A carboxylation reaction with this five-membered ring (using a non-biotin containing enzyme) is followed by the formation of another amide bond, this time with aspartate. The carbon atoms of aspartate are removed as fumarate, leaving only the nitrogen atom as an amino group. Another formyl group from formyltetrahydrofolate is added, and a six-membered ring is formed through another dehydration reaction, resulting in an inosinate molecule:

http://138.192.68.68/bio/Courses/biochem2/GeneIntro/GeneIntroResources/InosinateBiosynthesis2.gif

Inosinate is the precursor of AMP (adenylate) and GMP (guanylate):

http://138.192.68.68/bio/Courses/biochem2/GeneIntro/GeneIntroResources/AMPandGMP.gif

The synthesis of the purine nucleotides is regulated by cumulative feedback inhibition:

http://138.192.68.68/bio/Courses/biochem2/GeneIntro/GeneIntroResources/PurineFeedback.gif

Note also that ATP is used in the biosynthesis of GMP and GTP is used in the biosynthesis of ATP, a feature which helps to balance the synthesis of these compounds.

In addition to de novo synthesis, purine rings can be scavenged, regenerating nucleotides by the addition of the free base to 5-phosphoribosyl-1-pyrophosphate (PRPP) in a reaction which releases pyrophosphate:

Adenine + PRPP adenylate + PPi
Hypoxanthine + PRPP inosinate + PPi
Guanine + PRPP guanylate + PPi



pyrimidine

Unlike the purine nucleotides, pyrimidine rings are not synthesized while attached to ribose. Instead, the biosynthetic pathway produces orotate, a pyrimidine ring which is then attached to ribose in the form of PRPP, in a reaction analogous to the scavenging reaction of purine rings. Orotidylate produced in this manner is then converted to the pyrimidine analogs used in DNA and RNA.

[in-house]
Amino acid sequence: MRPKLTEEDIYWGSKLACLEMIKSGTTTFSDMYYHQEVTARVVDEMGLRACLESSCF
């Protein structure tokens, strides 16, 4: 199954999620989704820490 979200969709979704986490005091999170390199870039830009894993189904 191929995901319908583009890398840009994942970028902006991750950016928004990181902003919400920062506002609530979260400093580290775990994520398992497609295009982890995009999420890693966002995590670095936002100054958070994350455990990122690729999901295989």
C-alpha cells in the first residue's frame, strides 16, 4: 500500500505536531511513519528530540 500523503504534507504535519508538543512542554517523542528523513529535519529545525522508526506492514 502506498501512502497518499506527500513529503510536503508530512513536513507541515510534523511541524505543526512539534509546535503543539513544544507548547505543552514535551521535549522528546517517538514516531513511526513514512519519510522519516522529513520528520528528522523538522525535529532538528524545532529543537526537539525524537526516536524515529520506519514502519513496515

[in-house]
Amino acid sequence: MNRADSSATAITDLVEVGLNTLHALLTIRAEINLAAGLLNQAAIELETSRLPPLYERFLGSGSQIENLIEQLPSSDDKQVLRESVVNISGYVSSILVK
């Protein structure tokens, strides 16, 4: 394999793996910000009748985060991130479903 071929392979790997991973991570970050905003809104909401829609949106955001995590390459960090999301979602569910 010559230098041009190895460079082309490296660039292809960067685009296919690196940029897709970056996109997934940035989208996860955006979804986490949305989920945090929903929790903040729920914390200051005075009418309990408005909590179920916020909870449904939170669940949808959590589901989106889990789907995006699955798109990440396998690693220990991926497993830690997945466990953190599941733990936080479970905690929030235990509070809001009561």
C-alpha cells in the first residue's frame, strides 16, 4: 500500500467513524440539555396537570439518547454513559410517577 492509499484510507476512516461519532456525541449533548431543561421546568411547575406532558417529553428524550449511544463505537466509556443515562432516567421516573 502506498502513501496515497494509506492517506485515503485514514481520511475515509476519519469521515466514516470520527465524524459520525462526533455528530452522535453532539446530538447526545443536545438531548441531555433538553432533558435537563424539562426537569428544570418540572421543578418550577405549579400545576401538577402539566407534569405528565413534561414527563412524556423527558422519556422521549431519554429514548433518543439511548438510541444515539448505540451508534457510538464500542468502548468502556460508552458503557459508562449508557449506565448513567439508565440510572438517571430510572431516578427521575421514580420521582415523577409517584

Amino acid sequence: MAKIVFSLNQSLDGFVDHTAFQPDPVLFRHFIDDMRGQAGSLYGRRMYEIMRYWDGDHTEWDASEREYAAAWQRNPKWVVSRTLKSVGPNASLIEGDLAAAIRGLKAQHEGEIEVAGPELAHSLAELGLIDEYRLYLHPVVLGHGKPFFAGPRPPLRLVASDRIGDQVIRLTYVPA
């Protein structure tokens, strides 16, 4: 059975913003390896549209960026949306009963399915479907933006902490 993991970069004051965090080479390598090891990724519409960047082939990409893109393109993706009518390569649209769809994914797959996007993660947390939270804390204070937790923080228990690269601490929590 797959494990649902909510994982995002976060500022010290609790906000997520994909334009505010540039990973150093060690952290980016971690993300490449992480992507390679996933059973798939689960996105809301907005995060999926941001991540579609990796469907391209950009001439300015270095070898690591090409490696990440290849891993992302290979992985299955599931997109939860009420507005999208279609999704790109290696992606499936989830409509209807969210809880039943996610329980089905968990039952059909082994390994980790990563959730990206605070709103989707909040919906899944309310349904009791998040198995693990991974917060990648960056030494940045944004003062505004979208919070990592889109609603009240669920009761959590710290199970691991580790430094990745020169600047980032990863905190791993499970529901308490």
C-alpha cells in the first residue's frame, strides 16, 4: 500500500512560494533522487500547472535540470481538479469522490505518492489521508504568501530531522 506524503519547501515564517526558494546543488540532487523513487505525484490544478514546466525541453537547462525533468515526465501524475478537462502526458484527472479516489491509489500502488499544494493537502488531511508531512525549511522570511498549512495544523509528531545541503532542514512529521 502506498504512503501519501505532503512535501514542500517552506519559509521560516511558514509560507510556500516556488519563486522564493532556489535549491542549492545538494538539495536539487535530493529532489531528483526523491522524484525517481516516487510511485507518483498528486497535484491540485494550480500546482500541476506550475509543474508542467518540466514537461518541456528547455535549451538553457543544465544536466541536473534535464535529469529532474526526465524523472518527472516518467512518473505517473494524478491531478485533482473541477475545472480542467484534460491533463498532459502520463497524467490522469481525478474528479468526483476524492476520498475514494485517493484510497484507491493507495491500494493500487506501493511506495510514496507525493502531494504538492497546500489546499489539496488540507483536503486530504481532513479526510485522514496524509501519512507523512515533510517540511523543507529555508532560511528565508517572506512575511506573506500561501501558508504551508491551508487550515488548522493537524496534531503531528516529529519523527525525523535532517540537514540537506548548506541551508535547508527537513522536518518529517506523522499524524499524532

The first step in pyrimidine synthesis is the production of carbamoyl phosphate, a component of the urea cycle. In prokaryotes, free ammonium can be used, but in eukaryotes the reaction to produce carbamoyl phosphate is carried out in the cytosol by a different mechanism which uses glutamine as the nitrogen donor and consumes 2 ATP:

http://138.192.68.68/bio/Courses/biochem2/GeneIntro/GeneIntroResources/EukaryoticCarbamoylSynth.gif

The committed step in pyrimidine biosynthesis is the production of N-carbamoylaspartate through the formation of an amide bond between carbamoyl phosphate and aspartate. A dehydration reaction forms the six-membered ring of dihydroorotate which is oxidized to orotate:

http://138.192.68.68/bio/Courses/biochem2/GeneIntro/GeneIntroResources/OrotateSynthesis.gif

A ribose-phosphate group is added to orotate to produce orotidylate, and this compound is decarboxylated to produce uridylate: